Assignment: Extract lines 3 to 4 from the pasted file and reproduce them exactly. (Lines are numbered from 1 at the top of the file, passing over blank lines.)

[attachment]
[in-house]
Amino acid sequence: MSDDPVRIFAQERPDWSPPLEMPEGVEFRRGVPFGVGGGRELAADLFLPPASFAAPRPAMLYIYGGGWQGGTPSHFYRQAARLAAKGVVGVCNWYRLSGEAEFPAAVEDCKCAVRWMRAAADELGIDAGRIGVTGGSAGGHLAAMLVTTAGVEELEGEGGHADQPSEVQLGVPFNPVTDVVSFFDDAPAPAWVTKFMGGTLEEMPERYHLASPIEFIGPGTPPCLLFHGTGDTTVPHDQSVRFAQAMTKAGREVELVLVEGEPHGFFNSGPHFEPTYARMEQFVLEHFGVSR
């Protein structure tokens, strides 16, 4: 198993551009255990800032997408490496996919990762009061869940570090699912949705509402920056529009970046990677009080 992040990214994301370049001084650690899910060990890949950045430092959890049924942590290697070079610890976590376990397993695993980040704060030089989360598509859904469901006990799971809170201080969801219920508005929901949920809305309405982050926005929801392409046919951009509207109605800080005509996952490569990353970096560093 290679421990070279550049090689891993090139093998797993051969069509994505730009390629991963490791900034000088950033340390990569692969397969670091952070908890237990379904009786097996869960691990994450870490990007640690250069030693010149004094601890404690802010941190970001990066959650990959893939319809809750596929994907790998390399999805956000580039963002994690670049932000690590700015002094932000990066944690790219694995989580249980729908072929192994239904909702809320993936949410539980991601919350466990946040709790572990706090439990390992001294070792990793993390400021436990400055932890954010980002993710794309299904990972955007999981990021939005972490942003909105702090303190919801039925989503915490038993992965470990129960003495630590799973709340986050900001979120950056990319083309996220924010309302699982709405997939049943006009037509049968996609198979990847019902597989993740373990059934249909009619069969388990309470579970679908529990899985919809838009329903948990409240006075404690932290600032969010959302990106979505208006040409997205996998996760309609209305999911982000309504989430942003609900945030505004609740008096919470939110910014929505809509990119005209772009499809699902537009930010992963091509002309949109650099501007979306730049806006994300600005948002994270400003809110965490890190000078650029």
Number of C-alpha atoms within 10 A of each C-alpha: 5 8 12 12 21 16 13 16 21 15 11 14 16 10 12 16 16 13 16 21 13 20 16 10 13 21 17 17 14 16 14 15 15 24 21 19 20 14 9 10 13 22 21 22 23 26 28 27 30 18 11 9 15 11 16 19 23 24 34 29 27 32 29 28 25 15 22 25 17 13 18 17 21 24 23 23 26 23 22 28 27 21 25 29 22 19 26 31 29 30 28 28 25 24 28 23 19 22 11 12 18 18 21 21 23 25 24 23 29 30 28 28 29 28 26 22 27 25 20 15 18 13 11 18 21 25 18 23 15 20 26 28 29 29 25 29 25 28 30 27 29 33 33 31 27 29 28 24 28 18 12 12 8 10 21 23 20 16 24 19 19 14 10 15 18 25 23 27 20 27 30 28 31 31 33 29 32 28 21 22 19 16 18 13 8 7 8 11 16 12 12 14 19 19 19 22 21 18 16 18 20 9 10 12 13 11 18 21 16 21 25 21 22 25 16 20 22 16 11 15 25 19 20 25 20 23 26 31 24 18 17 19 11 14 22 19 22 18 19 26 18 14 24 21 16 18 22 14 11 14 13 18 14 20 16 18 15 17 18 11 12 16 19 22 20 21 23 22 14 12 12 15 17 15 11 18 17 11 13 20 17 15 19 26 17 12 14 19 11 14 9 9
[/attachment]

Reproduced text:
């Protein structure tokens, strides 16, 4: 198993551009255990800032997408490496996919990762009061869940570090699912949705509402920056529009970046990677009080 992040990214994301370049001084650690899910060990890949950045430092959890049924942590290697070079610890976590376990397993695993980040704060030089989360598509859904469901006990799971809170201080969801219920508005929901949920809305309405982050926005929801392409046919951009509207109605800080005509996952490569990353970096560093 290679421990070279550049090689891993090139093998797993051969069509994505730009390629991963490791900034000088950033340390990569692969397969670091952070908890237990379904009786097996869960691990994450870490990007640690250069030693010149004094601890404690802010941190970001990066959650990959893939319809809750596929994907790998390399999805956000580039963002994690670049932000690590700015002094932000990066944690790219694995989580249980729908072929192994239904909702809320993936949410539980991601919350466990946040709790572990706090439990390992001294070792990793993390400021436990400055932890954010980002993710794309299904990972955007999981990021939005972490942003909105702090303190919801039925989503915490038993992965470990129960003495630590799973709340986050900001979120950056990319083309996220924010309302699982709405997939049943006009037509049968996609198979990847019902597989993740373990059934249909009619069969388990309470579970679908529990899985919809838009329903948990409240006075404690932290600032969010959302990106979505208006040409997205996998996760309609209305999911982000309504989430942003609900945030505004609740008096919470939110910014929505809509990119005209772009499809699902537009930010992963091509002309949109650099501007979306730049806006994300600005948002994270400003809110965490890190000078650029």
Number of C-alpha atoms within 10 A of each C-alpha: 5 8 12 12 21 16 13 16 21 15 11 14 16 10 12 16 16 13 16 21 13 20 16 10 13 21 17 17 14 16 14 15 15 24 21 19 20 14 9 10 13 22 21 22 23 26 28 27 30 18 11 9 15 11 16 19 23 24 34 29 27 32 29 28 25 15 22 25 17 13 18 17 21 24 23 23 26 23 22 28 27 21 25 29 22 19 26 31 29 30 28 28 25 24 28 23 19 22 11 12 18 18 21 21 23 25 24 23 29 30 28 28 29 28 26 22 27 25 20 15 18 13 11 18 21 25 18 23 15 20 26 28 29 29 25 29 25 28 30 27 29 33 33 31 27 29 28 24 28 18 12 12 8 10 21 23 20 16 24 19 19 14 10 15 18 25 23 27 20 27 30 28 31 31 33 29 32 28 21 22 19 16 18 13 8 7 8 11 16 12 12 14 19 19 19 22 21 18 16 18 20 9 10 12 13 11 18 21 16 21 25 21 22 25 16 20 22 16 11 15 25 19 20 25 20 23 26 31 24 18 17 19 11 14 22 19 22 18 19 26 18 14 24 21 16 18 22 14 11 14 13 18 14 20 16 18 15 17 18 11 12 16 19 22 20 21 23 22 14 12 12 15 17 15 11 18 17 11 13 20 17 15 19 26 17 12 14 19 11 14 9 9